Despite the numerous efforts made towards the eradication of this social stigma along with the undivided attention of the government, this custom still remains a huge problem in our Indian society. A major factor which results in the promotion of the caste system is the Dalit vote banks and caste-based politics. Indian politicians promote the caste system in the garb of drawing votes, to continue staying in power.

There have been major gaps in the implementation of Rule of law. A Dalit girl’s family had to face social boycott for plucking flowers from an upper-caste Hindu family’s garden. We can observe how the caste system plays a major role in promoting untouchability and is probably the only reason for its existence. The Indian Constitution prohibits discrimination against caste but there is no provision that declares the abolition of the Caste System itself. The Caste System has been deeply ingrained in the Indian Hindu society.

“The outcaste is a by-product of the caste system. There will be outcastes as long as there are castes. Nothing can emancipate the outcaste except the destruction of the caste system.”– B.R. Ambedkar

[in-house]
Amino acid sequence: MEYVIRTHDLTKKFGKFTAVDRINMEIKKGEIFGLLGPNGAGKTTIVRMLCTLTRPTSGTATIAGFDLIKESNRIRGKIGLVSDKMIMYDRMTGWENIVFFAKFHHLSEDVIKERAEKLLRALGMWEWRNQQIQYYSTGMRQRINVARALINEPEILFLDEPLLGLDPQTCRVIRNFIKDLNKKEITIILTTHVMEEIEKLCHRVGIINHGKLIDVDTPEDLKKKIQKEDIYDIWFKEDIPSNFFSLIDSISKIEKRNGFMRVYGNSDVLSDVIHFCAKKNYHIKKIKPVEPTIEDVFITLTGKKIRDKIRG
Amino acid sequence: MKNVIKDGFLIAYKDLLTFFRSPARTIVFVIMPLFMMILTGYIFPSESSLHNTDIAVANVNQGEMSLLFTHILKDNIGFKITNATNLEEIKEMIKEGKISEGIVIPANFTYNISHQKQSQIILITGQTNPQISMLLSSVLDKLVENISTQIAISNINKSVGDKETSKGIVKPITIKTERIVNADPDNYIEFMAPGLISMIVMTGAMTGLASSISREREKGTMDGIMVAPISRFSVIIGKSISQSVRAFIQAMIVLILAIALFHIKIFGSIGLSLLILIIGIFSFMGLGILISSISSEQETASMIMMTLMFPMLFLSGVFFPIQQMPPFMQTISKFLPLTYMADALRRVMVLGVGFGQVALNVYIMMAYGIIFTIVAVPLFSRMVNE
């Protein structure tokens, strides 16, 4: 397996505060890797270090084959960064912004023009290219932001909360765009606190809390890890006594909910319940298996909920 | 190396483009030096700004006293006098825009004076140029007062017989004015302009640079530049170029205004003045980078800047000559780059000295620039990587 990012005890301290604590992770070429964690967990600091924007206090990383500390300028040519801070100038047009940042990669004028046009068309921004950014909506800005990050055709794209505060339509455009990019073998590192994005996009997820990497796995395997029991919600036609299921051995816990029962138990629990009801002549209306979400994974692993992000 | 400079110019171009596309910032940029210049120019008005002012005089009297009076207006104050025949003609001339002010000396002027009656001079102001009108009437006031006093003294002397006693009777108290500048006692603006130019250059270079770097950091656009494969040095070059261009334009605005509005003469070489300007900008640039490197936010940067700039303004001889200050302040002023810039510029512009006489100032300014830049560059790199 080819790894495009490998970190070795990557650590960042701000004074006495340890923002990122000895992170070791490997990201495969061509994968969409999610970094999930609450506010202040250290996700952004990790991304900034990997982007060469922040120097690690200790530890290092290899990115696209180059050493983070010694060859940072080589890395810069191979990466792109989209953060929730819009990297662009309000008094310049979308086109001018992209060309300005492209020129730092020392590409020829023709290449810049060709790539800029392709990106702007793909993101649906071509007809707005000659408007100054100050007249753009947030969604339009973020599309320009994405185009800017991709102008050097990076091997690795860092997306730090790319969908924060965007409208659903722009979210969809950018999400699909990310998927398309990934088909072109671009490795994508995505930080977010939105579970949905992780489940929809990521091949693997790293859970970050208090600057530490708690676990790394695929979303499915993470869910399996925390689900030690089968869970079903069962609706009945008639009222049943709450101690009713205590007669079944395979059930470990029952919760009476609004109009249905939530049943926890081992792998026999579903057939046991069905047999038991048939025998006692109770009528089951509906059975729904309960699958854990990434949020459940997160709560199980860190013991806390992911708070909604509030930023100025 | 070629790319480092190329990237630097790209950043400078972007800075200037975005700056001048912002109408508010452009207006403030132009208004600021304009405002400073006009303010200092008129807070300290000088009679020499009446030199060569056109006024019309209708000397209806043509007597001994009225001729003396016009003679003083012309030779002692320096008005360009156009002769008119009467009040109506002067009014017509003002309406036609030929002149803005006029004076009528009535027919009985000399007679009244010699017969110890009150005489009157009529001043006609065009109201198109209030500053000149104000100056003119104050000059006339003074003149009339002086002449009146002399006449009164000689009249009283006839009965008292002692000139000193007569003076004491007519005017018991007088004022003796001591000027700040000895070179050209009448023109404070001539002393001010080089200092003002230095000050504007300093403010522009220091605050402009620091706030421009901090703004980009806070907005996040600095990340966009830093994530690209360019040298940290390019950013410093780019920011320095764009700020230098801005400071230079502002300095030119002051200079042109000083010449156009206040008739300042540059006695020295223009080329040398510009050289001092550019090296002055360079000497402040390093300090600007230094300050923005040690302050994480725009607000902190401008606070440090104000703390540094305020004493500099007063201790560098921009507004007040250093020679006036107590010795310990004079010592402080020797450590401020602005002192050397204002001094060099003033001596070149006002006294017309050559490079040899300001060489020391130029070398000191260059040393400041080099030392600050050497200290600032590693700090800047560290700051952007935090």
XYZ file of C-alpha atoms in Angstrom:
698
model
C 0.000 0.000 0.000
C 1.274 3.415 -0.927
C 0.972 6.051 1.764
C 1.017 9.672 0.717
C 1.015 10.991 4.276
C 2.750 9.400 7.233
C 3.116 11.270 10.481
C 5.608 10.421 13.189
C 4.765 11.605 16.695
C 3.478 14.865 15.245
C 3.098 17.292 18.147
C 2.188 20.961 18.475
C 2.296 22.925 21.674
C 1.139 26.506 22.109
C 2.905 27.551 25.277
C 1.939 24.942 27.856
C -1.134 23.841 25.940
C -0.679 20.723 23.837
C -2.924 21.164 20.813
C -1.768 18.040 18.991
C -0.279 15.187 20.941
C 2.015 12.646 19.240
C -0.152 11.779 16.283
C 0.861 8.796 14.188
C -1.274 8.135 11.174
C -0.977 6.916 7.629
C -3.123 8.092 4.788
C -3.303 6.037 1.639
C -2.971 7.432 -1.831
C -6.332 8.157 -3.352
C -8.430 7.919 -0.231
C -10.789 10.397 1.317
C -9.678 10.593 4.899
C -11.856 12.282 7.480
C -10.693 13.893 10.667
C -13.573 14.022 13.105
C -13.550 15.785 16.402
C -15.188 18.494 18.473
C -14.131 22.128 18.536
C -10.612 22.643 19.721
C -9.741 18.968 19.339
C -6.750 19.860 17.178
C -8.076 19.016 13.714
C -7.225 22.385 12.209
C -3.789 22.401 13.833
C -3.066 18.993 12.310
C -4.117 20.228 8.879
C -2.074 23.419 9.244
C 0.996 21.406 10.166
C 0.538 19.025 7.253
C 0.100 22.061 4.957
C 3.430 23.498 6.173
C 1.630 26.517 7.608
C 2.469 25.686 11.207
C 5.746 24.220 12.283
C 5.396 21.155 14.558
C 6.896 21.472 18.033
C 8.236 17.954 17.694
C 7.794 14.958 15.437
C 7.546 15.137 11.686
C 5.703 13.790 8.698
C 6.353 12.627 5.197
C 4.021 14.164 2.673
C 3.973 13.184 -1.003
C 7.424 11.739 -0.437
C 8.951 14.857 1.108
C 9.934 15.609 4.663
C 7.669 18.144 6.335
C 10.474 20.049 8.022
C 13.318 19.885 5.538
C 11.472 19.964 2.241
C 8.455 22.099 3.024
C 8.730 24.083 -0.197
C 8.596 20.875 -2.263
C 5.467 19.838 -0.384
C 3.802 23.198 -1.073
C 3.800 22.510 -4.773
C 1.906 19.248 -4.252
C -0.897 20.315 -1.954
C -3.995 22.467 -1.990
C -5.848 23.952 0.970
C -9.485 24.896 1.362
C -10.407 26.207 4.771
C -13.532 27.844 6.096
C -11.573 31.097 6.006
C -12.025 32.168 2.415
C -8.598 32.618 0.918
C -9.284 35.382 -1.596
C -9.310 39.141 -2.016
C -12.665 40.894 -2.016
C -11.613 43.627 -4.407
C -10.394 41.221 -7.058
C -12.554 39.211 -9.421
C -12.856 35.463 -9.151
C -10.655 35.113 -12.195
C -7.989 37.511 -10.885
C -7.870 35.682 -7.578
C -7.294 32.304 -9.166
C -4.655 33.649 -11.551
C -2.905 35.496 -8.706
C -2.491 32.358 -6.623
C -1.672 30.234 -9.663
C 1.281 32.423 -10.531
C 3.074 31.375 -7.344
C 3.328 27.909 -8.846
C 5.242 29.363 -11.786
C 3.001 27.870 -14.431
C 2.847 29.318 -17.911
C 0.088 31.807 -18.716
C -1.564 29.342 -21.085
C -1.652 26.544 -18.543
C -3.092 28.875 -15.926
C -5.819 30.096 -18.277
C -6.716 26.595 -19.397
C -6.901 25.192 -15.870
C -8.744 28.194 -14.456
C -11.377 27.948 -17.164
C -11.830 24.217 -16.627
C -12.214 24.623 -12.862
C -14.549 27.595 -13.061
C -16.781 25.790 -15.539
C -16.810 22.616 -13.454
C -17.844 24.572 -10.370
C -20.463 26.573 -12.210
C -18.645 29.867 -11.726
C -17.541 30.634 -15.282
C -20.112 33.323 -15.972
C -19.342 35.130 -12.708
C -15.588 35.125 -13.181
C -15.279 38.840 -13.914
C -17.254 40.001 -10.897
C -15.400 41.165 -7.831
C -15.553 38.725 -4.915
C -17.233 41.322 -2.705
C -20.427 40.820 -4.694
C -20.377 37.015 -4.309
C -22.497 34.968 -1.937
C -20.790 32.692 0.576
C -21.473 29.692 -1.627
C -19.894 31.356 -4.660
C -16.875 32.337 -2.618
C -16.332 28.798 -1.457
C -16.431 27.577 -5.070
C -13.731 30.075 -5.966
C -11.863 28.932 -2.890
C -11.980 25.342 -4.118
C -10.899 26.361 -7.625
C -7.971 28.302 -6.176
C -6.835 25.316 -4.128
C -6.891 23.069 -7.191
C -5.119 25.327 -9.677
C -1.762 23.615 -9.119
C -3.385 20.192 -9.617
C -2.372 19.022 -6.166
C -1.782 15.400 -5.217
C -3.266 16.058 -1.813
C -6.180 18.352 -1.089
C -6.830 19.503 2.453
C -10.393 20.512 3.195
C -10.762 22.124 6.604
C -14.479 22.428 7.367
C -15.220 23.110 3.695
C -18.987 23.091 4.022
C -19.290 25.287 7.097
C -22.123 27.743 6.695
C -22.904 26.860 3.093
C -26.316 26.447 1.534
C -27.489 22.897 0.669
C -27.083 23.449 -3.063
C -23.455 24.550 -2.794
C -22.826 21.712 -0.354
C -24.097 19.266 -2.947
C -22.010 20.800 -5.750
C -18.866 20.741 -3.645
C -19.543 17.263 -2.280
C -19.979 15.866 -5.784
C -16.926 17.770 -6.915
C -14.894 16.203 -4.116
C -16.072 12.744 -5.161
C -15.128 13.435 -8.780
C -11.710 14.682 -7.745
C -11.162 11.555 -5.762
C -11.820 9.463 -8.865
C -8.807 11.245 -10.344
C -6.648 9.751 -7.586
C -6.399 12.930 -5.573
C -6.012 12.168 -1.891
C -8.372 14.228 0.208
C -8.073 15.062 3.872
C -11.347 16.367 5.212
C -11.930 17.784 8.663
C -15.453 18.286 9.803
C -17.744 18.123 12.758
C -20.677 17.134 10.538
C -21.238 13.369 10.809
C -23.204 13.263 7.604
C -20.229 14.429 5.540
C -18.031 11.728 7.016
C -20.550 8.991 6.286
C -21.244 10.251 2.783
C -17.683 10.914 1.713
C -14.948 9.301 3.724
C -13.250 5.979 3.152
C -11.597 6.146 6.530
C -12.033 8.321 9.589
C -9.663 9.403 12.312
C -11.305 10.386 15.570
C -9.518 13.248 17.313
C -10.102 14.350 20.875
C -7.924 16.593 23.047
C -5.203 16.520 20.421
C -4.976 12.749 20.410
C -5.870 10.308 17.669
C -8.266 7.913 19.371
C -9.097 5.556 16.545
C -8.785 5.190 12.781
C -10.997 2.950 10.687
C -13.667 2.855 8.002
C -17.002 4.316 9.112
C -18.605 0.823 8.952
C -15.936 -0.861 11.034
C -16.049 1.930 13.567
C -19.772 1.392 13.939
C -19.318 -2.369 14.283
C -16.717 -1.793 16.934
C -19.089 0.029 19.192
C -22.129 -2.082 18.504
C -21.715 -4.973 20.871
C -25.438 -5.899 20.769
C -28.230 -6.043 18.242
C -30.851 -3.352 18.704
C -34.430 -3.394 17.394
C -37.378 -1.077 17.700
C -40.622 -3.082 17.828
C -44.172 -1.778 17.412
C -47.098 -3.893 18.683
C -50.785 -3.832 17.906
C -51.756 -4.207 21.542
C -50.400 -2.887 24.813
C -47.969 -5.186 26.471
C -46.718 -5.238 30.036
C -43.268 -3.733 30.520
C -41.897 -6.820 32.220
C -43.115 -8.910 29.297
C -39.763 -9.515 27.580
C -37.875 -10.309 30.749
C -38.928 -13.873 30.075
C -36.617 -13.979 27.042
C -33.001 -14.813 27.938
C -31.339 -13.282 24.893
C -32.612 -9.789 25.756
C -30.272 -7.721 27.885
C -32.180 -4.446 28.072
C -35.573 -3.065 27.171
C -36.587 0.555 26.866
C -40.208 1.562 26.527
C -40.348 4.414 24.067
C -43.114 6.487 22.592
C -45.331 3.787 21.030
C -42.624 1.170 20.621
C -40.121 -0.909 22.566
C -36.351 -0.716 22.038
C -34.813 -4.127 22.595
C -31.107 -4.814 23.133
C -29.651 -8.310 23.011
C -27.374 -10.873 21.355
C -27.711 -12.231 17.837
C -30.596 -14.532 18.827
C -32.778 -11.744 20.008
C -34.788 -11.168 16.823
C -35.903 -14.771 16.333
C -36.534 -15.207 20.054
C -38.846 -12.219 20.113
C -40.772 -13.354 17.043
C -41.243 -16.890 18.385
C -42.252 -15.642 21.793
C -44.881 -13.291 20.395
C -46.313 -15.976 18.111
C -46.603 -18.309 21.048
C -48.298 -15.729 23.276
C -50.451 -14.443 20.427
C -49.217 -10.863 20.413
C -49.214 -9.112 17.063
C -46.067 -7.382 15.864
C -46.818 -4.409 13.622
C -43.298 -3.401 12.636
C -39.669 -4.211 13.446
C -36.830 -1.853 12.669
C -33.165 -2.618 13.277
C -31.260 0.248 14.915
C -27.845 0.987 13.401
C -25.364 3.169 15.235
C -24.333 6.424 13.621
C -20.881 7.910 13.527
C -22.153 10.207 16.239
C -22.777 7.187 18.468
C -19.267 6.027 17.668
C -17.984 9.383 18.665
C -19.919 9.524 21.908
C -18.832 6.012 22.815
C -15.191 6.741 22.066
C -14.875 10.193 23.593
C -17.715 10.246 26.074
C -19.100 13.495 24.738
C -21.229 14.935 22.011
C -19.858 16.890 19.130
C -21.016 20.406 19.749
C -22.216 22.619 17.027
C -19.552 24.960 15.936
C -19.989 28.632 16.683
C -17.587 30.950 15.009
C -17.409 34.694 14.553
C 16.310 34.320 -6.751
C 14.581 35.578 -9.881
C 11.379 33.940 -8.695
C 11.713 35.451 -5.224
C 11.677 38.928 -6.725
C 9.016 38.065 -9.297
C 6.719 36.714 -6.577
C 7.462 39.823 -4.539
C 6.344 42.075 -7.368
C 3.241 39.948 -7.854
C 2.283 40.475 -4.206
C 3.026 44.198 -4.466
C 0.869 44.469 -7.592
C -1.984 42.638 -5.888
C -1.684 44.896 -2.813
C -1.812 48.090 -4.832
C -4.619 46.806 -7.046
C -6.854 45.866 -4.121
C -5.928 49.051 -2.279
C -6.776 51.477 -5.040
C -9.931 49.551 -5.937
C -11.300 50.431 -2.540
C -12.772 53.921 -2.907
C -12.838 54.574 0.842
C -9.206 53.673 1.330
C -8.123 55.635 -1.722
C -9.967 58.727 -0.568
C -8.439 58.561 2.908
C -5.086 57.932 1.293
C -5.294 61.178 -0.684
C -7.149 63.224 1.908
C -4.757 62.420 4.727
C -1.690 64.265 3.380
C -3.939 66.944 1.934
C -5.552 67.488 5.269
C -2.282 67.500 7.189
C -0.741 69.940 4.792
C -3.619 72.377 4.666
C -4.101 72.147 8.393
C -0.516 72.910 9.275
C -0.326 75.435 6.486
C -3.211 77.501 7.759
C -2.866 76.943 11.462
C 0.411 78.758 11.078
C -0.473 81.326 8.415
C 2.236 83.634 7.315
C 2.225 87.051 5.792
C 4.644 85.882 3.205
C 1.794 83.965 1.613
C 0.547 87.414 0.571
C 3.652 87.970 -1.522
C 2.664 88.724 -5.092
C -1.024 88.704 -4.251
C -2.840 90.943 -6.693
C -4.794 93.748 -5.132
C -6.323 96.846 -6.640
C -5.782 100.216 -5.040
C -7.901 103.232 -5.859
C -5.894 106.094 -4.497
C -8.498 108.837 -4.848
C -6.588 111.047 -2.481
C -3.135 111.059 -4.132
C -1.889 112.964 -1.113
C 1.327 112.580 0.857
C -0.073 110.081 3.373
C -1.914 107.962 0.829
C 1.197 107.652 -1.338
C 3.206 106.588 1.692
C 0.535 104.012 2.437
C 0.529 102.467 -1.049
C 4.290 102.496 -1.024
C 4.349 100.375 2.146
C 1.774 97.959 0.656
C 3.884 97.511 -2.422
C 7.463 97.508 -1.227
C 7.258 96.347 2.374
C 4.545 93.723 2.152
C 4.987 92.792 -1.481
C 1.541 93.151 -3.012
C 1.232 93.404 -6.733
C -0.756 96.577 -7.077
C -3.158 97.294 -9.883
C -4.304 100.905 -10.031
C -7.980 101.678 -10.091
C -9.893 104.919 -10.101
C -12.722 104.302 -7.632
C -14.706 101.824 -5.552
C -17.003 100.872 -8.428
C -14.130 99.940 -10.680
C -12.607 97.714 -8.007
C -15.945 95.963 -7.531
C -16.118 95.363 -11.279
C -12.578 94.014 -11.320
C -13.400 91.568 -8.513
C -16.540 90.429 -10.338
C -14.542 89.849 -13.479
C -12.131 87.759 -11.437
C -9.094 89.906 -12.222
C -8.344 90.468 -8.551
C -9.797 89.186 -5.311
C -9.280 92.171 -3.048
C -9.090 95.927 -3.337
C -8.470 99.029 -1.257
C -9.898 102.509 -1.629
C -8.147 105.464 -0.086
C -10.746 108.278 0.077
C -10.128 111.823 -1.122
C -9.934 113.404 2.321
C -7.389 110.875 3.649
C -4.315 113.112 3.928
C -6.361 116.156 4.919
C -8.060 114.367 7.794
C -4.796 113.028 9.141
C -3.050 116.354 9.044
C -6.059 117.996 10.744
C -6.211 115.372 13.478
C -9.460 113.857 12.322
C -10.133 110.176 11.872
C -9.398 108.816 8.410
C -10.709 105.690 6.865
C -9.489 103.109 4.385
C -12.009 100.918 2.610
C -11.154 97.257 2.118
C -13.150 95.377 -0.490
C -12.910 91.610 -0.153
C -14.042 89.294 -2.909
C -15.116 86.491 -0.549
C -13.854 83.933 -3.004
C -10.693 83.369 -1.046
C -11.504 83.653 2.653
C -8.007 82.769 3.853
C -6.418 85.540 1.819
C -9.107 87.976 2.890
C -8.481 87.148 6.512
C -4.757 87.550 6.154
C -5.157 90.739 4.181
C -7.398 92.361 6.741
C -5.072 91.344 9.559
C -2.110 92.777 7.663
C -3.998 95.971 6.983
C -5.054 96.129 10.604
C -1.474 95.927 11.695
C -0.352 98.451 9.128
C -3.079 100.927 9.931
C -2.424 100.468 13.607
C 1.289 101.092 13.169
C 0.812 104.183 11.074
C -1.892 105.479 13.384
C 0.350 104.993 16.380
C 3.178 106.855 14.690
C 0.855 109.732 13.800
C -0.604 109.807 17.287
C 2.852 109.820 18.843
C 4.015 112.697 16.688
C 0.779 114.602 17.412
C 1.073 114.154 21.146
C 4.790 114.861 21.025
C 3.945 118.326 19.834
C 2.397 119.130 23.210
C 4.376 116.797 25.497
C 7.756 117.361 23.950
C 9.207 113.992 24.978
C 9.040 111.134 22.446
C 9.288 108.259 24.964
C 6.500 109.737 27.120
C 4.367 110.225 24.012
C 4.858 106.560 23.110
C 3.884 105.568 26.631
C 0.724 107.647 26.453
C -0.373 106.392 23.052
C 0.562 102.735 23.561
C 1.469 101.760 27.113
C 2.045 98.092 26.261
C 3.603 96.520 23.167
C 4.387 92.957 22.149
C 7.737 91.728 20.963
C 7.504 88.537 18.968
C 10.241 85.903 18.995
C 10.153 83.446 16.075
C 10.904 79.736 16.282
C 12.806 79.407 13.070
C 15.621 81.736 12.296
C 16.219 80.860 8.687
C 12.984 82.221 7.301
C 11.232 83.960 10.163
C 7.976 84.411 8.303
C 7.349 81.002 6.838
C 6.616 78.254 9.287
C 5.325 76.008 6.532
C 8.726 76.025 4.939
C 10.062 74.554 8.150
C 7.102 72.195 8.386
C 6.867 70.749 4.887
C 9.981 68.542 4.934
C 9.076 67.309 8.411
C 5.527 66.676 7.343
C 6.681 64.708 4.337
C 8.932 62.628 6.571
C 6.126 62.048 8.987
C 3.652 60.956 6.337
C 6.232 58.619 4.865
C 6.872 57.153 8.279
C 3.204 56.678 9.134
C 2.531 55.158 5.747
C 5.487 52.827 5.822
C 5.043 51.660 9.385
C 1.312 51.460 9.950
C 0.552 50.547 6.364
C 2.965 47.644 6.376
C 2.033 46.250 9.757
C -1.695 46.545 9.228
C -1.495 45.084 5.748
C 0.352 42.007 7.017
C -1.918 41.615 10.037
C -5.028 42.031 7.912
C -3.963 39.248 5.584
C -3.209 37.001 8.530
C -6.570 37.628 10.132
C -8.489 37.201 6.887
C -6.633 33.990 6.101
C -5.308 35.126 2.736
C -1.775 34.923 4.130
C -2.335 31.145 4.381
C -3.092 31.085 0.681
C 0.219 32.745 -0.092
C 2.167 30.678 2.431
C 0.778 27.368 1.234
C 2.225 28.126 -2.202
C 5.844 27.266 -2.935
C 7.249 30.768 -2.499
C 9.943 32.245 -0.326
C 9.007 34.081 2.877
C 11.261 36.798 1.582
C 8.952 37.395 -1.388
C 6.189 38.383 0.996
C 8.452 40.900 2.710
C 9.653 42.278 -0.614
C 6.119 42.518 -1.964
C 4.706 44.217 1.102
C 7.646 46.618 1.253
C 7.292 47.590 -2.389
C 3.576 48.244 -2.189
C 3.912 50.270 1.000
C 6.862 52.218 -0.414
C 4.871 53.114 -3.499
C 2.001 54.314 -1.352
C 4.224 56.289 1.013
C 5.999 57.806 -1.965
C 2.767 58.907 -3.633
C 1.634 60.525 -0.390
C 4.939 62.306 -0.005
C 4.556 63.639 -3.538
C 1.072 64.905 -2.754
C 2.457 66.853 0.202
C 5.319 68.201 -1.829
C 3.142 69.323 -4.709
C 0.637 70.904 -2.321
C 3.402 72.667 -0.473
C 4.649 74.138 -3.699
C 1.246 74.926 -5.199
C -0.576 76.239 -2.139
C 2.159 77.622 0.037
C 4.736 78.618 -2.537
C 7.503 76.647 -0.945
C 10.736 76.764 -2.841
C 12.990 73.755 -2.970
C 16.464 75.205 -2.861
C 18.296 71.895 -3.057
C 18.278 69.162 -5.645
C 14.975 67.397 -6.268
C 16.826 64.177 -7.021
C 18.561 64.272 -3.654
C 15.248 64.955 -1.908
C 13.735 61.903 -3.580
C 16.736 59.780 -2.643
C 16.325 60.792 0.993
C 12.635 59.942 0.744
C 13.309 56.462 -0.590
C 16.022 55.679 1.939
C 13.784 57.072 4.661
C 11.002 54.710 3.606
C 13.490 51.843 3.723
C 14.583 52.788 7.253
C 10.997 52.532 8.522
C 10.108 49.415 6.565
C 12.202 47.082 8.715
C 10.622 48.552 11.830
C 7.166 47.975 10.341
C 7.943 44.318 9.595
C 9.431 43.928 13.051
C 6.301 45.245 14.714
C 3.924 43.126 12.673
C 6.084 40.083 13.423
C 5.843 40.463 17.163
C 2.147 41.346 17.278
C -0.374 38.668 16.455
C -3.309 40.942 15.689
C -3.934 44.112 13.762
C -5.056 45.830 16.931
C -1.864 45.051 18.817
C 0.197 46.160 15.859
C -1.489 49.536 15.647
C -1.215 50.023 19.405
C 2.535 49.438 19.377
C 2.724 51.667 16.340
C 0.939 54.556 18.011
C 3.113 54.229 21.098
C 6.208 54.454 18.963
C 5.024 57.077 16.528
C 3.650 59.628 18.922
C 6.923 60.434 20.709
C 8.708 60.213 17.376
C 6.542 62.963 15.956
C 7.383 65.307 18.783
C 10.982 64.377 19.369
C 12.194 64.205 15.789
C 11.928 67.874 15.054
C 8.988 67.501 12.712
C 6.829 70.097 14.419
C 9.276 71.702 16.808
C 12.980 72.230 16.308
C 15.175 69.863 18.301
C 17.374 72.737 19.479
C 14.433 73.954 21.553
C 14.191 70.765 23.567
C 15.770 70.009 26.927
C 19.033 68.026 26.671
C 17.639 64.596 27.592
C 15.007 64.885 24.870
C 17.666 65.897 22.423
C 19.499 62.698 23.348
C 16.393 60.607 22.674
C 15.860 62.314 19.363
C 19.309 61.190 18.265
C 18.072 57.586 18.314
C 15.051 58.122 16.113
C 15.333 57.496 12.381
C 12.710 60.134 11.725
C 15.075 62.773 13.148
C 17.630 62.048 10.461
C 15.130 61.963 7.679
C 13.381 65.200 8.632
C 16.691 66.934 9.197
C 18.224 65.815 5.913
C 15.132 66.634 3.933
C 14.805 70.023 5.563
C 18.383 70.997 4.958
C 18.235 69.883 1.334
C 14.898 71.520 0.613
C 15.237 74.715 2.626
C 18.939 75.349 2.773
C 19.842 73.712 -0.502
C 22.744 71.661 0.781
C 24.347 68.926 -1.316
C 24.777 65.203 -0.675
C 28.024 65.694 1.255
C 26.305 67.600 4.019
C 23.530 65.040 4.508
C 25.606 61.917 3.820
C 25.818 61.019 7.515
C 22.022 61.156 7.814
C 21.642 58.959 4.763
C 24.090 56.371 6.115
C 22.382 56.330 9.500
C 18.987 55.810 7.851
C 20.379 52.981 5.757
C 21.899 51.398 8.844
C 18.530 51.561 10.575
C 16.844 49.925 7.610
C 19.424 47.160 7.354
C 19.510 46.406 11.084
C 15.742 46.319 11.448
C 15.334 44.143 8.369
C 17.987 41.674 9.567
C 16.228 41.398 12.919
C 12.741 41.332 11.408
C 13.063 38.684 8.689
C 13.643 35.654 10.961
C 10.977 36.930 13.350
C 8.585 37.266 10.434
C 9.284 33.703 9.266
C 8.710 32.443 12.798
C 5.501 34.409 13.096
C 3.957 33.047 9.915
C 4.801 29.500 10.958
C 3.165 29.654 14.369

The Equality Bill, 2019- A ray of hope ?

Keeping in mind of the various levels of discrimination that takes place in India, the Centre for Law and Policy Research has introduced the Equality Bill, 2019 which is an amalgamation of all the anti-discrimination laws covering intersectional, structural and systemic discrimination which includes sexual orientation, caste, gender identity, sex, age, etcetera. (the Bill will be discussed later on this blog) The bill has been inspired by UK, Australian, South African law and promotes equality by providing civil remedies to the victims of discrimination. This bill bids adieu to the old statutes related to anti-discrimination and is presented as an advanced model to curb discrimination by providing civil remedies, and not the usual criminal penalisation. Unlike criminal law, here is special attention to the enforcement of the law by minimizing the burden of proof by shifting it from the petitioner to the respondent i.e., the accused will have to prove his/her innocence in front of the court.